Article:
It's a bond he doesn't seem to share with any other human soul. We see him enter a company bar, a voice over setting up a rather dark view of the men who would take such a God-forsaken job, in such a God-forsaken place. He's also haunted by visions of his wife, who has left him, and will never be returning. Ottway is in suicidal despair, a state of mind the film makes vividly clear. He struggles to find a reason to live.
Carnahan, as a born action director, knows exactly how to set up this man in broad strokes very, very quickly. We understand Ottway within 5 minutes of the film beginning. I am reluctant to describe Carnahan that way, however, because The Grey is not an action film. It is a meditation on manhood, and mortality, and that facet of the film asserts itself with a bravura plane crash sequence, where Ottway and a group of riggers go down in the Alaskan wilderness. The crash is entirely though Ottway's eyes, and it's terrifying. When the fact that any of the men survived the crash, "slamming into the ground at 400 miles per hour," is described as a miracle, you cannot question it.
What follows is a survival thriller the likes of which we really don't see anymore, as a aggressive pack of wolves begin to prey on the crash survivors, and Ottway attempts to lead them to some sort of safety. Scanning the internet, I've seen much hay made of the "realism" of the wolf pack we see here. Here's the way I look at it, the wolves (accomplished via anamatronic puppetry and CGI) are as real, terrifying, and as effectively utilized within the framework of the film, as the shark in Jaws. You never question them, because the film is just too fucking good. What you think after the fact, is irrelevant.
Which is not to say the secondary characters are completely three-dimensional, they're not, but they're also there to reflect on Ottway. It's Ottway's story, Ottway's journey, and the best thing that happened to this film was when Liam Neeson stepped in for Bradley Cooper, who was originally cast as Ottway. Note: I have no problem with Bradley Cooper, per se, but this role needed something that he doesn't have, but Neeson does. Neeson looks, immediately, like you would imagine Ottway to look, and carries himself in a way you'd imagine that man would. He's a man who's traveled hard, long roads, lived to tell the tale, but come to a place where he doesn't want to go on.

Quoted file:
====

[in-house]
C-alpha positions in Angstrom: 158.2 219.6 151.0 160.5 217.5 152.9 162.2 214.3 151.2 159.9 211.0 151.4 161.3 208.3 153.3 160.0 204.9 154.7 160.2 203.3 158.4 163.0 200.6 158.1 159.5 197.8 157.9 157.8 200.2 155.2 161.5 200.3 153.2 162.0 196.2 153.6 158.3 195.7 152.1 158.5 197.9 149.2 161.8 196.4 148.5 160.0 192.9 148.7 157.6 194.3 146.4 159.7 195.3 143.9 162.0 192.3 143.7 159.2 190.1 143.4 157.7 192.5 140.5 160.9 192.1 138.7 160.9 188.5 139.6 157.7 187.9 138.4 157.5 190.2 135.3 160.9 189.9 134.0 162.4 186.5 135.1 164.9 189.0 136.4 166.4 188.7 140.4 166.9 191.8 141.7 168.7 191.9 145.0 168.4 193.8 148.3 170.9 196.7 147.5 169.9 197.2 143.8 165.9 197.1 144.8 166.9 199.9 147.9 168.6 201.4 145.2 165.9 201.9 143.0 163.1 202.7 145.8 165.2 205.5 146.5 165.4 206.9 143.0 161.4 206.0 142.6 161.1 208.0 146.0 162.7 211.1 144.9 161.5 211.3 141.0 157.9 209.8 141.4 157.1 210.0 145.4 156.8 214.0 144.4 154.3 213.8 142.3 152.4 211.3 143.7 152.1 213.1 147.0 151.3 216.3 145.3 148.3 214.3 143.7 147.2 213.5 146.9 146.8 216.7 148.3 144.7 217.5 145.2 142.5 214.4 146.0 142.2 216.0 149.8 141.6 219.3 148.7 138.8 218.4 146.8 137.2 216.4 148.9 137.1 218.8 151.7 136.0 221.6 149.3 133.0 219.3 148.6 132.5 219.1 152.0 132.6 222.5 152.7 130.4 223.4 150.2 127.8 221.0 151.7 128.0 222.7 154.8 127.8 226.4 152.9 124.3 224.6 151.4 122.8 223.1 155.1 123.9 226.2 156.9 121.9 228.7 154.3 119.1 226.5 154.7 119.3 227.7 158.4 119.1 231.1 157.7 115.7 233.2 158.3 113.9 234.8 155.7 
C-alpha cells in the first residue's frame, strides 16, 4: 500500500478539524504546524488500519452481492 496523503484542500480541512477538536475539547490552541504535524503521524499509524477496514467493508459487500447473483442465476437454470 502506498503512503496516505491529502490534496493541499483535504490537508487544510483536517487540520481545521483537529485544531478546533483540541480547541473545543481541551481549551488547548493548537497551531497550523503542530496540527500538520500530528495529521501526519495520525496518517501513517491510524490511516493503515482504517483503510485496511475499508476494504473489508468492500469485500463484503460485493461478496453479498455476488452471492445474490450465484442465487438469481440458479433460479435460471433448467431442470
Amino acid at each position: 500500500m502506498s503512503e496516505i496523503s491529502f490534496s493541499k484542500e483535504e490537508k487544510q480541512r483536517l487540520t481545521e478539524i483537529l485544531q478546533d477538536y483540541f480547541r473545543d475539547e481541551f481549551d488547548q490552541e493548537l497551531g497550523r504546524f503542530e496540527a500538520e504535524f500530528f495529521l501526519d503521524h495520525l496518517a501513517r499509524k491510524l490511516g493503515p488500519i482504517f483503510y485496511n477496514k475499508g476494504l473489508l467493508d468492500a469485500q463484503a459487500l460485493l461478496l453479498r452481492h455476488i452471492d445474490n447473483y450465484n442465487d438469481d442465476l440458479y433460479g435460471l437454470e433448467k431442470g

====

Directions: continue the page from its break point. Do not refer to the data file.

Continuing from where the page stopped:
I can't tell you how much I loved Neeson in this. He hits every note perfectly, and carries the ball all the way home. I can speculate, as an actor, how much of his own life he drew upon, but, whatever he did, the flashback sequences with his wife are particularly powerful. If that's Neeson drawing on something, or me projecting what I know about him, I do not know, and, frankly, it doesn't matter. It works, beautifully.
Anyone who wasn't satisfied with the ending of this film was, and is, a goddamn moron, and apparently utterly oblivious to the well executed thematic content. The way this story is told, the questions it asks, the important conflicts that Ottway is grappling with, are all answered and resolved in the final moments. Powerfully resolved. I had tears rolling down my cheeks. The answers are all in the poem that Ottway's father wrote:
Once more into the fray
Into the last great fight I'll ever know
Live or die on this dayLive or die on this day
That said, the marketing of this film could've been better. It sold the film on imagery that represents about 1% of what happens in the film. It's an exciting, suspenseful movie, but (even bearing in mind my own jokes about this) it is NOT a film about "Liam Neeson punching wolves." It's also been lumped, very unfairly, into the string of action thrillers that Neeson has recently been involved with. Again, the ad campaign didn't help, but be prepared for a film much more meditative, and much more disturbing and cathartic than you might expect.
It's a LONG way to the end of the year, but I expect The Grey will find a place on my 2012 top ten list.